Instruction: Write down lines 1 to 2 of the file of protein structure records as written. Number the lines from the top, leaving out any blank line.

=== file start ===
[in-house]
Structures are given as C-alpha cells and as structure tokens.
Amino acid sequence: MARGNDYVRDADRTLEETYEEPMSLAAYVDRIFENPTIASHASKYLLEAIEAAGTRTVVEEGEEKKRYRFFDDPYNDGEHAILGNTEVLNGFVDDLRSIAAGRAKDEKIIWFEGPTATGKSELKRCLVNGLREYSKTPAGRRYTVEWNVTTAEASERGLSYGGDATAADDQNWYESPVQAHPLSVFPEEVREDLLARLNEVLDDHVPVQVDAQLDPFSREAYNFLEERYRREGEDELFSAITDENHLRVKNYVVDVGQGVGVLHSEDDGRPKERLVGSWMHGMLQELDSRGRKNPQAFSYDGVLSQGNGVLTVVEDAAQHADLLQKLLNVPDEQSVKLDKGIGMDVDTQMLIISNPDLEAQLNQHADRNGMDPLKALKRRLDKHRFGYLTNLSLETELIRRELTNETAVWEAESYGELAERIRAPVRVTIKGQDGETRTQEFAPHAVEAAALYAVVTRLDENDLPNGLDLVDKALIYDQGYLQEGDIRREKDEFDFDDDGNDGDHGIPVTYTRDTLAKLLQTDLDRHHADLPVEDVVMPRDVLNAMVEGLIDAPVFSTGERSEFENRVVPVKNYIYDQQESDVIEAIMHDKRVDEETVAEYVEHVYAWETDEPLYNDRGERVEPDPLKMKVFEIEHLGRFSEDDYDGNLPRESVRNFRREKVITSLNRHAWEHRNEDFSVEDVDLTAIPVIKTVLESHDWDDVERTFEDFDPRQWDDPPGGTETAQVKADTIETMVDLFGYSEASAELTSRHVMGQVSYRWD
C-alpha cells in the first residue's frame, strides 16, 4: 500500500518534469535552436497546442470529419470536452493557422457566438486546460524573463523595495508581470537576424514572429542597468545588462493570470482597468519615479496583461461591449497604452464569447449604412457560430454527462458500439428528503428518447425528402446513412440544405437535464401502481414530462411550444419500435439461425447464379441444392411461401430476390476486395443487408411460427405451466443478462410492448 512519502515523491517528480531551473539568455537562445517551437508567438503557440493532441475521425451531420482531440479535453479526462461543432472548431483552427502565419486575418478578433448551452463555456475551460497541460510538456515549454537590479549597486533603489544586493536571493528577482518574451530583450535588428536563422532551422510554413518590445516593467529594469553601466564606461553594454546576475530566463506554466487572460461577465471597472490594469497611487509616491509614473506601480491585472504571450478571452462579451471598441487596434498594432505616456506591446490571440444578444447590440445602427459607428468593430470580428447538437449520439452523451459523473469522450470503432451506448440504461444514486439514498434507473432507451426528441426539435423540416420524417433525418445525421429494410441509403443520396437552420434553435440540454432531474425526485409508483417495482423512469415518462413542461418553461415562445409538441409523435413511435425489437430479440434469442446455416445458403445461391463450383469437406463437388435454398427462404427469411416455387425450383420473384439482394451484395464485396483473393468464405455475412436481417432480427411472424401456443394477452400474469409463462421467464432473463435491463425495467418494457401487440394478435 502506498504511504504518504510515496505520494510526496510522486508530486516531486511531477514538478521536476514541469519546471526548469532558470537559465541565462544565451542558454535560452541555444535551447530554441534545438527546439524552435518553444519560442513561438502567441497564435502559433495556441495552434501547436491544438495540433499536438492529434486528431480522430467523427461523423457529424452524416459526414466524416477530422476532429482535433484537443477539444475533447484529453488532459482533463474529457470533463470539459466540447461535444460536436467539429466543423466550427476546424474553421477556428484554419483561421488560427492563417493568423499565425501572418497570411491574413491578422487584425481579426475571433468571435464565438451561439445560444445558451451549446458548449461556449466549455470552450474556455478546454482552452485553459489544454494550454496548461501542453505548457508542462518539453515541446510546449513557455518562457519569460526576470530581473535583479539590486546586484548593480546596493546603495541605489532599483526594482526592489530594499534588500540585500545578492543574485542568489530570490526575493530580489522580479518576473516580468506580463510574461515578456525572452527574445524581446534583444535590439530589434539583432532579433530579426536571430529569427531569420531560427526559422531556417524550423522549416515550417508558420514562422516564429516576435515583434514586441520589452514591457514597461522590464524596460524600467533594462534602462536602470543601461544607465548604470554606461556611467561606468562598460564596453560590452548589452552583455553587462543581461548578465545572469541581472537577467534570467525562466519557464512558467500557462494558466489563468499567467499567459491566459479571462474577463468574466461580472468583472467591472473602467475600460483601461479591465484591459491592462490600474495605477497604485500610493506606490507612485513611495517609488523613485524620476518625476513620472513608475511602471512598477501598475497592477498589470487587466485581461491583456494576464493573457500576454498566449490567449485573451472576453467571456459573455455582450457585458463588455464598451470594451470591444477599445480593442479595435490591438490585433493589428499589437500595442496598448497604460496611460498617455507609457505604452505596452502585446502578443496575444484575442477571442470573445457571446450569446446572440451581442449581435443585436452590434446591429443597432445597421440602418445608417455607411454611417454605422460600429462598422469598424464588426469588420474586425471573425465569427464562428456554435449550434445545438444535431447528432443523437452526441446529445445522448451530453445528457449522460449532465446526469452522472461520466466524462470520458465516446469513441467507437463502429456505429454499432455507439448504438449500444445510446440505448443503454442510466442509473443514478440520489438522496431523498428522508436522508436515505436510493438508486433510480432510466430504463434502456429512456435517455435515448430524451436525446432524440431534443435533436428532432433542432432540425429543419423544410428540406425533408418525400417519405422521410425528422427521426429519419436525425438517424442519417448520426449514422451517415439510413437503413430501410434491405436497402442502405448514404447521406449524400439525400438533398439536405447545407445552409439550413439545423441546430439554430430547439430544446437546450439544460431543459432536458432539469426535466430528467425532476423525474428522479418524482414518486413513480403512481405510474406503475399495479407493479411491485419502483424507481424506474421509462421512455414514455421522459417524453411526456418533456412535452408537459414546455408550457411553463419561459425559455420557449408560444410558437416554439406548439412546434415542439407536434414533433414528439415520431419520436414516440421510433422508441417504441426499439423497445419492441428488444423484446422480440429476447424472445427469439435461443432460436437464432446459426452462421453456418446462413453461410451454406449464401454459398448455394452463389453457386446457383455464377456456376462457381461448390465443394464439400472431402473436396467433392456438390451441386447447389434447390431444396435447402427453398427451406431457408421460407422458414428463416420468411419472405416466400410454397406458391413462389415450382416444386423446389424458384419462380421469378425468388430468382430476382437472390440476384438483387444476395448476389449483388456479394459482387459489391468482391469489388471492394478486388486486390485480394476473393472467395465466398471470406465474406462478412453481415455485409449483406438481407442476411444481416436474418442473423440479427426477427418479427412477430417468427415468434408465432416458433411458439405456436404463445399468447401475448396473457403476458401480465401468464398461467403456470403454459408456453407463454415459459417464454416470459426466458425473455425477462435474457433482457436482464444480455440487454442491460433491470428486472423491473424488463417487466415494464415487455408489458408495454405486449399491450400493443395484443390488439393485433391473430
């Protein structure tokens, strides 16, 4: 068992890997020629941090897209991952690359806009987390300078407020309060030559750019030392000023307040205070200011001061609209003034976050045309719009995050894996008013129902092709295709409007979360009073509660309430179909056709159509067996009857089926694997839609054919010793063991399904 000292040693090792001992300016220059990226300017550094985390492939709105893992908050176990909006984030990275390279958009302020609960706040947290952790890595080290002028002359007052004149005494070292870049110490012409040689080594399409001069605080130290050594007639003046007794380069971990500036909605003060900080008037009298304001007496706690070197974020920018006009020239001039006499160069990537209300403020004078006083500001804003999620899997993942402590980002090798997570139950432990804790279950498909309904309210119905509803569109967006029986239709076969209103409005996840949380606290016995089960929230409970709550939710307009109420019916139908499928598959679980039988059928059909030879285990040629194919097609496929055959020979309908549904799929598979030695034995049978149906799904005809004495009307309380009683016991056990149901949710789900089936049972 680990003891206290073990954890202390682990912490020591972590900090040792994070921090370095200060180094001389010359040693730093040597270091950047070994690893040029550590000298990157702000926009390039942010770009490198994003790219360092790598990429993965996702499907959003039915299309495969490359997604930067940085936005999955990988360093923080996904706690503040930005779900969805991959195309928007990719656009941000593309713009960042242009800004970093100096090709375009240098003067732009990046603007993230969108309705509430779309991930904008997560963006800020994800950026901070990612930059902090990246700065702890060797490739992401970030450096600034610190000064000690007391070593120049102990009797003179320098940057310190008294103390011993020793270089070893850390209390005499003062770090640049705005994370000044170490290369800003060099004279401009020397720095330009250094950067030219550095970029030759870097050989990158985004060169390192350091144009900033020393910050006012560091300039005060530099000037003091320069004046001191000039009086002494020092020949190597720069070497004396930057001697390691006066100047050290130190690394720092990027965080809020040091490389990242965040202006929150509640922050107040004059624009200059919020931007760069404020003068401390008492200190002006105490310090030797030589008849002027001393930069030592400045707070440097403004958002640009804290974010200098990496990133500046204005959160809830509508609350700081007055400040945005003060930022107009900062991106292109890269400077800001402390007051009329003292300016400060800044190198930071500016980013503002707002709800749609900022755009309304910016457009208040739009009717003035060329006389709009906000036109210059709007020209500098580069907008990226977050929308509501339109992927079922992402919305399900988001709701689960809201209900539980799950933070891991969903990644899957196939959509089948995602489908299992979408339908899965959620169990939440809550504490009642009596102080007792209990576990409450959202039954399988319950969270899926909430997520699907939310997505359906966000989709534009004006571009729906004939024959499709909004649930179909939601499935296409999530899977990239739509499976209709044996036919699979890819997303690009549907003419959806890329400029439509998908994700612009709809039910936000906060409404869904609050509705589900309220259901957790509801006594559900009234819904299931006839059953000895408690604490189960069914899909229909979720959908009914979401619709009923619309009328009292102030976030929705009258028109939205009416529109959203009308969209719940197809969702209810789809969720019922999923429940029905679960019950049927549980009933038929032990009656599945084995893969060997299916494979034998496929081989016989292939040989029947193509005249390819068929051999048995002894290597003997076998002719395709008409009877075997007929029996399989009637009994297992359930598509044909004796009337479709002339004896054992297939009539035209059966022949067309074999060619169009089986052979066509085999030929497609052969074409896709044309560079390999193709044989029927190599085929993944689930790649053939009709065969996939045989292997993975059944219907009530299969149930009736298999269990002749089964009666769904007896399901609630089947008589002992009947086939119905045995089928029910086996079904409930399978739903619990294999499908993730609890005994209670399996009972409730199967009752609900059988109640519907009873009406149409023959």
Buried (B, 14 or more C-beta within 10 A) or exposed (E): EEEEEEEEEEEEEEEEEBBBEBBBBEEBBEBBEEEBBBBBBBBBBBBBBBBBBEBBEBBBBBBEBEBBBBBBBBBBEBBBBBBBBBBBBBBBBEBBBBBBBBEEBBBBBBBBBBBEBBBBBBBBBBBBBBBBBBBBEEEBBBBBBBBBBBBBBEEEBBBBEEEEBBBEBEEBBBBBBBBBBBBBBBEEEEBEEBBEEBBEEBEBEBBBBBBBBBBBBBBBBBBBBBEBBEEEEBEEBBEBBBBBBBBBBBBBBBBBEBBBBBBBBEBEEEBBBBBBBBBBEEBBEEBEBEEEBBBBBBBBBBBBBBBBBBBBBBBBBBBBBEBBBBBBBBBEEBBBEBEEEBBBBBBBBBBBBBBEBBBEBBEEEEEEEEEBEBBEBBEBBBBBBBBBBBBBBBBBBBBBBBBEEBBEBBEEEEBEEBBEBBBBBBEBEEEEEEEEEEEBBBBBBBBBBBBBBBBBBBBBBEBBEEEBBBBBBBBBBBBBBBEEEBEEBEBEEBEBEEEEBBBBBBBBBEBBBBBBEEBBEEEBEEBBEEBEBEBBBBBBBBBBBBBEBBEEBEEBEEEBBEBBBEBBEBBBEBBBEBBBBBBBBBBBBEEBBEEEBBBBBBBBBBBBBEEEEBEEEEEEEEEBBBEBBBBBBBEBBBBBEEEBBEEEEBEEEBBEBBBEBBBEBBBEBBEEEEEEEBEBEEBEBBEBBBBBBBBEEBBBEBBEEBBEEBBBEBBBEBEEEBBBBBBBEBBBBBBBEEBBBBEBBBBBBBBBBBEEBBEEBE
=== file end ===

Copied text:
[in-house]
Structures are given as C-alpha cells and as structure tokens.